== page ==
Background: The number of smoking-attributable deaths is commonly estimated using current and former smoking prevalences or lung cancer mortality as an indirect metric of cumulative population smoking. Neither method accounts for differences in the timing with which relative risks (RRs) for different diseases change following smoking initiation and cessation. We aimed to develop a method to account for time-dependent RRs.
Methods: We used birth cohort lung cancer mortality and its change over time to characterize time-varying cumulative smoking exposure. We analyzed data from the American Cancer Society Cancer Prevention Study II to estimate RRs for disease-specific mortality associated with current and former smoking, and change in RRs over time after cessation.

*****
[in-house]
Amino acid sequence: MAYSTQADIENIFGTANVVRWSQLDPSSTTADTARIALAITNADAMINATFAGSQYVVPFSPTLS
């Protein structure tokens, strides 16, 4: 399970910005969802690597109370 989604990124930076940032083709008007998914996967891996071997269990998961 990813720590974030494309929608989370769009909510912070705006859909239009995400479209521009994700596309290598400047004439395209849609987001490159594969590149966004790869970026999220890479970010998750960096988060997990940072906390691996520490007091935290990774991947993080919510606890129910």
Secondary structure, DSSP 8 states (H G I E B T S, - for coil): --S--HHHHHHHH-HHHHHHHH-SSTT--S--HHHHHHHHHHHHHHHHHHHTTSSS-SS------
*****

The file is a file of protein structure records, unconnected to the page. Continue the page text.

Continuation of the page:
Results: When lung cancer was used to measure cumulative smoking exposure, 254,700 male and 227,000 female deaths were attributed to smoking in the US in 2005. A modified method in which RRs for different diseases decreased at different rates after cessation yielded similar but slightly lower estimates [251,900 (male) and 221,100 (female)]. The lowest estimates resulted from the method based on smoking prevalence [225,800 (male) and 163,700 (female)].
Conclusions: Although all methods estimated a large number of smoking attributable deaths, future efforts should account for temporal changes in smoking prevalence and in accumulation/reversibility of disease-specific risks.
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